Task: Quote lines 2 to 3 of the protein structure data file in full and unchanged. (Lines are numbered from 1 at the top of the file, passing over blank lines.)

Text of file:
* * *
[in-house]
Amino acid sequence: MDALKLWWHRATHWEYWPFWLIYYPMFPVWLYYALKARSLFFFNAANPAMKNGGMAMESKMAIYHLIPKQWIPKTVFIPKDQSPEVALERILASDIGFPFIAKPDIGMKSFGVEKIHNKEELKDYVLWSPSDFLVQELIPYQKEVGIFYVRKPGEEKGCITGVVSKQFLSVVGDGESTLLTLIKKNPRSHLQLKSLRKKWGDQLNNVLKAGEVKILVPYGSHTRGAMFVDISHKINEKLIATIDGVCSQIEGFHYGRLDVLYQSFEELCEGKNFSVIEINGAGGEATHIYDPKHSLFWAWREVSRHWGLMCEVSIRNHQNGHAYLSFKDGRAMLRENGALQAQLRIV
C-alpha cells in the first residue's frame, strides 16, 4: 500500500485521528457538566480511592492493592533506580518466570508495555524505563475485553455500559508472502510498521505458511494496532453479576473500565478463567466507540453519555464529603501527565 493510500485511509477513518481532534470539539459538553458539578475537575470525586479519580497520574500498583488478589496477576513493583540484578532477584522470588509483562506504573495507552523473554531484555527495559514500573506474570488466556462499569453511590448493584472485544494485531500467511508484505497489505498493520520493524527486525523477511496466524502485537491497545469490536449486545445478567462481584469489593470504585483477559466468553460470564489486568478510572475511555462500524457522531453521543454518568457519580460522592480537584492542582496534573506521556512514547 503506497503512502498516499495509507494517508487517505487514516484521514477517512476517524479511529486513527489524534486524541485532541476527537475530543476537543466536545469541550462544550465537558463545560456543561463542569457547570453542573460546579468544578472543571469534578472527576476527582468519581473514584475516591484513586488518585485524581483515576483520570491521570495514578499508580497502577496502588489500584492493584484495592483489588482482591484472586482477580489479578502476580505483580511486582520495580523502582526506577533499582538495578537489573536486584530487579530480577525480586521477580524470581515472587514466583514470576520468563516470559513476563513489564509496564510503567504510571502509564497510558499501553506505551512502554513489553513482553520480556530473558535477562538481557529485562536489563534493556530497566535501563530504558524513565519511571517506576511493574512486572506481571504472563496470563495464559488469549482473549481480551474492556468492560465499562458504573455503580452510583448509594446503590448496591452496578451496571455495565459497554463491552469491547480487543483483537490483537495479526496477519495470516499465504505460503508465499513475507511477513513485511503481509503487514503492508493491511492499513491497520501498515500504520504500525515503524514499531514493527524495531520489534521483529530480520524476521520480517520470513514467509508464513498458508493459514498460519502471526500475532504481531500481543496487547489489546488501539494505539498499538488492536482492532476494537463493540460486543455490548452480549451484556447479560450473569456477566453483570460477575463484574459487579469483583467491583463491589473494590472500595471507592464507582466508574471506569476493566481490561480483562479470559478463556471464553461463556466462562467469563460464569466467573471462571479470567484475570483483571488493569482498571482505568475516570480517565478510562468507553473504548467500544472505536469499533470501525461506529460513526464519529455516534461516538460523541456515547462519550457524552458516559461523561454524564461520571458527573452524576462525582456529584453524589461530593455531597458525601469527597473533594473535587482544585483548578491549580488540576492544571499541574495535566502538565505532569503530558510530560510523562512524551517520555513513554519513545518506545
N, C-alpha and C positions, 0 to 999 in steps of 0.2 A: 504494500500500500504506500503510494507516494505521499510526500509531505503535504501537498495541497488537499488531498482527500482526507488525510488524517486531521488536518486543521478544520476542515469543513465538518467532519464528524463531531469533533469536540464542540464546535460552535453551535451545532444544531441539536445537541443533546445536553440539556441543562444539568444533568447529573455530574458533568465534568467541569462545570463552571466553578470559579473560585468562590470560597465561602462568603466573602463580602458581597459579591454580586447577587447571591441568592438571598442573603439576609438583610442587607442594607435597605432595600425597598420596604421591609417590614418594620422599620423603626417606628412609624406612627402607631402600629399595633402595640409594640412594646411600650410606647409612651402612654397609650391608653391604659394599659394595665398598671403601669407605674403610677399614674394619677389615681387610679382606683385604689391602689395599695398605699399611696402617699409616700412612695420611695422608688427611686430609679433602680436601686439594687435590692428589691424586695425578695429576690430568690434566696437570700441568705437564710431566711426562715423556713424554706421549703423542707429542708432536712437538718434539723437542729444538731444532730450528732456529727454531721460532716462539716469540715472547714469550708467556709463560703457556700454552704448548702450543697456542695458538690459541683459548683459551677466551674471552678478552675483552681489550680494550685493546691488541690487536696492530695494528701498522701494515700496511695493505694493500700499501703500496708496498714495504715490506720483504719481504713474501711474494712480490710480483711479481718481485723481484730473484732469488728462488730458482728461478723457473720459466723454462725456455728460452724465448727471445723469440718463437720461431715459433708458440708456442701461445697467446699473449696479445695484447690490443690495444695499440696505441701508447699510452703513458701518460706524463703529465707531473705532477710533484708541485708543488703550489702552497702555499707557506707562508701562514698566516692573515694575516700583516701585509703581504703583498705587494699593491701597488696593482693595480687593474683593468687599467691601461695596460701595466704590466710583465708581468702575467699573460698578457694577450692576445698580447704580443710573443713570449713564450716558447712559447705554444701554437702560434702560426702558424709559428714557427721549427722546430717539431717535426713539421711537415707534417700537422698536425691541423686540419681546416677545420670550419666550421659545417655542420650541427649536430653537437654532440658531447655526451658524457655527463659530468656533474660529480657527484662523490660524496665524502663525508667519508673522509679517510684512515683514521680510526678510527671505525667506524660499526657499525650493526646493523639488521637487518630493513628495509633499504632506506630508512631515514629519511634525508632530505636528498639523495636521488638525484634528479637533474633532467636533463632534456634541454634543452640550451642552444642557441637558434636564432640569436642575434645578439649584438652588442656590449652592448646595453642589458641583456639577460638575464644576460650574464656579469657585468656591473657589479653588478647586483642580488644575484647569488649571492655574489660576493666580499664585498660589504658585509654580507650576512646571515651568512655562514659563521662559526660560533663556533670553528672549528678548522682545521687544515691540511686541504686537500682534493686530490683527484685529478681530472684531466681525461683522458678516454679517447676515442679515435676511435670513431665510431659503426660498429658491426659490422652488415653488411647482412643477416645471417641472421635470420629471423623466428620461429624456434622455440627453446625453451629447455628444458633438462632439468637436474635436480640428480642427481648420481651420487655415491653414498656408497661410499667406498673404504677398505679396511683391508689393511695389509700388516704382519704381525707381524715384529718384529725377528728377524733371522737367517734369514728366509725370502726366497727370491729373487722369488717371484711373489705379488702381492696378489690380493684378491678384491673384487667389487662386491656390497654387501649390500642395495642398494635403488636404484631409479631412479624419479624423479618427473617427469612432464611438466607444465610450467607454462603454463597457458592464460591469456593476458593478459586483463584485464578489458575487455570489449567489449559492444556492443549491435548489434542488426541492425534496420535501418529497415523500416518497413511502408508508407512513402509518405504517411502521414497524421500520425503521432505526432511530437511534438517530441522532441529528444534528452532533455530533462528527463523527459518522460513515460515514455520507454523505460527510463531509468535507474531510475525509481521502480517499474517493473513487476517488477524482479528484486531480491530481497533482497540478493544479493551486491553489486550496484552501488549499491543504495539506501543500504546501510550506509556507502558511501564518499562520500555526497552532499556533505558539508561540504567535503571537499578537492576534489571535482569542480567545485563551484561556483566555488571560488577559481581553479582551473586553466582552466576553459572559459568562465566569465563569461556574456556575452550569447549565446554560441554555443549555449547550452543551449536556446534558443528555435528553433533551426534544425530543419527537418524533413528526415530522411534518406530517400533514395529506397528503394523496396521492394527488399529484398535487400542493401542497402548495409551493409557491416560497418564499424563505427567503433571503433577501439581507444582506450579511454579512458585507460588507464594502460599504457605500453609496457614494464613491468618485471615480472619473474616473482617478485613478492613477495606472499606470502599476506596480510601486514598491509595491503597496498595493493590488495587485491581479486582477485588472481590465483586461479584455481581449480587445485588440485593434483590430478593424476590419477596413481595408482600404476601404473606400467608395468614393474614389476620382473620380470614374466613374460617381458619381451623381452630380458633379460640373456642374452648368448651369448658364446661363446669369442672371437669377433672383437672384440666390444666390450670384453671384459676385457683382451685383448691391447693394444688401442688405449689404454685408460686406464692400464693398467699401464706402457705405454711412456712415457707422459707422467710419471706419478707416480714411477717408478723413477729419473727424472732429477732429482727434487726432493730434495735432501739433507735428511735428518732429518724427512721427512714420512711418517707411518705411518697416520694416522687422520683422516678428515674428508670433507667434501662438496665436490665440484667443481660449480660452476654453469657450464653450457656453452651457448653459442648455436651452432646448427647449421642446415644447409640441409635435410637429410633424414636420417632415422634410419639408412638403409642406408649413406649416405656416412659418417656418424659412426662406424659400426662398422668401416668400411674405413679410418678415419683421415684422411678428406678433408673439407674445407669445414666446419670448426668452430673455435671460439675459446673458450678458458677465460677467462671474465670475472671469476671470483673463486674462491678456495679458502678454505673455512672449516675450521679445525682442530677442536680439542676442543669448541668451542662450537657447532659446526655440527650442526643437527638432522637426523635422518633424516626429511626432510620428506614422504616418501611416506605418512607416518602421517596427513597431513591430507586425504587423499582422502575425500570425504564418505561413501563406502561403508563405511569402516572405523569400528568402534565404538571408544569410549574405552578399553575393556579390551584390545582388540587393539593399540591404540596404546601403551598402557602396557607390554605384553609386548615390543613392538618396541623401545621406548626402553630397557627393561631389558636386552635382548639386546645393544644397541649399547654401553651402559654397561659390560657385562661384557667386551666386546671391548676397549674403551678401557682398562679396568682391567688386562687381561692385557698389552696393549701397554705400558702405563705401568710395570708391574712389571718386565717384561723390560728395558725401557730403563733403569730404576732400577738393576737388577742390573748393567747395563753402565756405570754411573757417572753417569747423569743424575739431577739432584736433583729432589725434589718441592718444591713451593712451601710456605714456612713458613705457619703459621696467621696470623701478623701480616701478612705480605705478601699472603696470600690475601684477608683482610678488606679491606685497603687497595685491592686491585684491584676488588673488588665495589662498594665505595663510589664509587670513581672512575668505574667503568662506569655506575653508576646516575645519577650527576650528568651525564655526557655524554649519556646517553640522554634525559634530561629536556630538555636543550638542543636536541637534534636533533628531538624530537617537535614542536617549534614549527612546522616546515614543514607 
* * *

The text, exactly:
Amino acid sequence: MDALKLWWHRATHWEYWPFWLIYYPMFPVWLYYALKARSLFFFNAANPAMKNGGMAMESKMAIYHLIPKQWIPKTVFIPKDQSPEVALERILASDIGFPFIAKPDIGMKSFGVEKIHNKEELKDYVLWSPSDFLVQELIPYQKEVGIFYVRKPGEEKGCITGVVSKQFLSVVGDGESTLLTLIKKNPRSHLQLKSLRKKWGDQLNNVLKAGEVKILVPYGSHTRGAMFVDISHKINEKLIATIDGVCSQIEGFHYGRLDVLYQSFEELCEGKNFSVIEINGAGGEATHIYDPKHSLFWAWREVSRHWGLMCEVSIRNHQNGHAYLSFKDGRAMLRENGALQAQLRIV
C-alpha cells in the first residue's frame, strides 16, 4: 500500500485521528457538566480511592492493592533506580518466570508495555524505563475485553455500559508472502510498521505458511494496532453479576473500565478463567466507540453519555464529603501527565 493510500485511509477513518481532534470539539459538553458539578475537575470525586479519580497520574500498583488478589496477576513493583540484578532477584522470588509483562506504573495507552523473554531484555527495559514500573506474570488466556462499569453511590448493584472485544494485531500467511508484505497489505498493520520493524527486525523477511496466524502485537491497545469490536449486545445478567462481584469489593470504585483477559466468553460470564489486568478510572475511555462500524457522531453521543454518568457519580460522592480537584492542582496534573506521556512514547 503506497503512502498516499495509507494517508487517505487514516484521514477517512476517524479511529486513527489524534486524541485532541476527537475530543476537543466536545469541550462544550465537558463545560456543561463542569457547570453542573460546579468544578472543571469534578472527576476527582468519581473514584475516591484513586488518585485524581483515576483520570491521570495514578499508580497502577496502588489500584492493584484495592483489588482482591484472586482477580489479578502476580505483580511486582520495580523502582526506577533499582538495578537489573536486584530487579530480577525480586521477580524470581515472587514466583514470576520468563516470559513476563513489564509496564510503567504510571502509564497510558499501553506505551512502554513489553513482553520480556530473558535477562538481557529485562536489563534493556530497566535501563530504558524513565519511571517506576511493574512486572506481571504472563496470563495464559488469549482473549481480551474492556468492560465499562458504573455503580452510583448509594446503590448496591452496578451496571455495565459497554463491552469491547480487543483483537490483537495479526496477519495470516499465504505460503508465499513475507511477513513485511503481509503487514503492508493491511492499513491497520501498515500504520504500525515503524514499531514493527524495531520489534521483529530480520524476521520480517520470513514467509508464513498458508493459514498460519502471526500475532504481531500481543496487547489489546488501539494505539498499538488492536482492532476494537463493540460486543455490548452480549451484556447479560450473569456477566453483570460477575463484574459487579469483583467491583463491589473494590472500595471507592464507582466508574471506569476493566481490561480483562479470559478463556471464553461463556466462562467469563460464569466467573471462571479470567484475570483483571488493569482498571482505568475516570480517565478510562468507553473504548467500544472505536469499533470501525461506529460513526464519529455516534461516538460523541456515547462519550457524552458516559461523561454524564461520571458527573452524576462525582456529584453524589461530593455531597458525601469527597473533594473535587482544585483548578491549580488540576492544571499541574495535566502538565505532569503530558510530560510523562512524551517520555513513554519513545518506545